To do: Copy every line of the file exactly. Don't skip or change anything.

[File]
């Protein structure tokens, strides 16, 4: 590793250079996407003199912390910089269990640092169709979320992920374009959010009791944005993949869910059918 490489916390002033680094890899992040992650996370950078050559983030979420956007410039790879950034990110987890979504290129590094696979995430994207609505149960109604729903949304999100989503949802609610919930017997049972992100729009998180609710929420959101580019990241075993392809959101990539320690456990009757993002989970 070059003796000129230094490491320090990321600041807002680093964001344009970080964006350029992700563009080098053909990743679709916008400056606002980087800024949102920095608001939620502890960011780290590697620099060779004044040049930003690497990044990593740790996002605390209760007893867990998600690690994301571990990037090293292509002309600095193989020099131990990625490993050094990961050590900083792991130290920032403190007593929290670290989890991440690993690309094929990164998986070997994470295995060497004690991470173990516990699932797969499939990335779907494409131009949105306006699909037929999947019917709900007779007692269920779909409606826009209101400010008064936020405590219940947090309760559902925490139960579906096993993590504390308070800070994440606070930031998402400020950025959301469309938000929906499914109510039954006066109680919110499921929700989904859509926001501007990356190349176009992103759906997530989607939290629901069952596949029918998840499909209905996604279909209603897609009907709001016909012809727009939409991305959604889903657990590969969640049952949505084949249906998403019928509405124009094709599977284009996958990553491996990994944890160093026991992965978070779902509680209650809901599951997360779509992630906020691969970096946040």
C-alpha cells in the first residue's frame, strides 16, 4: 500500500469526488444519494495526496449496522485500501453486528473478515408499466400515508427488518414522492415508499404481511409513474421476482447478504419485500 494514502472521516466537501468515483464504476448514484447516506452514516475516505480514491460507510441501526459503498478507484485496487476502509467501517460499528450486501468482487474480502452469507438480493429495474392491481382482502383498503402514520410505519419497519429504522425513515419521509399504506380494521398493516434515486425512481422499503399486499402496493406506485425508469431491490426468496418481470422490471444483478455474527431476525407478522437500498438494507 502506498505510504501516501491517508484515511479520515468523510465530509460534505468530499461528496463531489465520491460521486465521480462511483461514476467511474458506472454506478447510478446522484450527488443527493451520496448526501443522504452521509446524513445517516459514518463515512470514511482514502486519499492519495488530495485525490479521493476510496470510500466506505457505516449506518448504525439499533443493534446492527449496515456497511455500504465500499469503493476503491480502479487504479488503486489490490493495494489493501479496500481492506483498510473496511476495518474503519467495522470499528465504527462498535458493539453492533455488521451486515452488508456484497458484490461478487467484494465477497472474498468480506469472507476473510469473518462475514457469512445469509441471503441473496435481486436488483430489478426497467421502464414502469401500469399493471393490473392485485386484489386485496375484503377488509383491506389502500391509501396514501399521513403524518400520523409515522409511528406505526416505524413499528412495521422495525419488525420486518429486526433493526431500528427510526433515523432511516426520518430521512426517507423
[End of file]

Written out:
């Protein structure tokens, strides 16, 4: 590793250079996407003199912390910089269990640092169709979320992920374009959010009791944005993949869910059918 490489916390002033680094890899992040992650996370950078050559983030979420956007410039790879950034990110987890979504290129590094696979995430994207609505149960109604729903949304999100989503949802609610919930017997049972992100729009998180609710929420959101580019990241075993392809959101990539320690456990009757993002989970 070059003796000129230094490491320090990321600041807002680093964001344009970080964006350029992700563009080098053909990743679709916008400056606002980087800024949102920095608001939620502890960011780290590697620099060779004044040049930003690497990044990593740790996002605390209760007893867990998600690690994301571990990037090293292509002309600095193989020099131990990625490993050094990961050590900083792991130290920032403190007593929290670290989890991440690993690309094929990164998986070997994470295995060497004690991470173990516990699932797969499939990335779907494409131009949105306006699909037929999947019917709900007779007692269920779909409606826009209101400010008064936020405590219940947090309760559902925490139960579906096993993590504390308070800070994440606070930031998402400020950025959301469309938000929906499914109510039954006066109680919110499921929700989904859509926001501007990356190349176009992103759906997530989607939290629901069952596949029918998840499909209905996604279909209603897609009907709001016909012809727009939409991305959604889903657990590969969640049952949505084949249906998403019928509405124009094709599977284009996958990553491996990994944890160093026991992965978070779902509680209650809901599951997360779509992630906020691969970096946040």
C-alpha cells in the first residue's frame, strides 16, 4: 500500500469526488444519494495526496449496522485500501453486528473478515408499466400515508427488518414522492415508499404481511409513474421476482447478504419485500 494514502472521516466537501468515483464504476448514484447516506452514516475516505480514491460507510441501526459503498478507484485496487476502509467501517460499528450486501468482487474480502452469507438480493429495474392491481382482502383498503402514520410505519419497519429504522425513515419521509399504506380494521398493516434515486425512481422499503399486499402496493406506485425508469431491490426468496418481470422490471444483478455474527431476525407478522437500498438494507 502506498505510504501516501491517508484515511479520515468523510465530509460534505468530499461528496463531489465520491460521486465521480462511483461514476467511474458506472454506478447510478446522484450527488443527493451520496448526501443522504452521509446524513445517516459514518463515512470514511482514502486519499492519495488530495485525490479521493476510496470510500466506505457505516449506518448504525439499533443493534446492527449496515456497511455500504465500499469503493476503491480502479487504479488503486489490490493495494489493501479496500481492506483498510473496511476495518474503519467495522470499528465504527462498535458493539453492533455488521451486515452488508456484497458484490461478487467484494465477497472474498468480506469472507476473510469473518462475514457469512445469509441471503441473496435481486436488483430489478426497467421502464414502469401500469399493471393490473392485485386484489386485496375484503377488509383491506389502500391509501396514501399521513403524518400520523409515522409511528406505526416505524413499528412495521422495525419488525420486518429486526433493526431500528427510526433515523432511516426520518430521512426517507423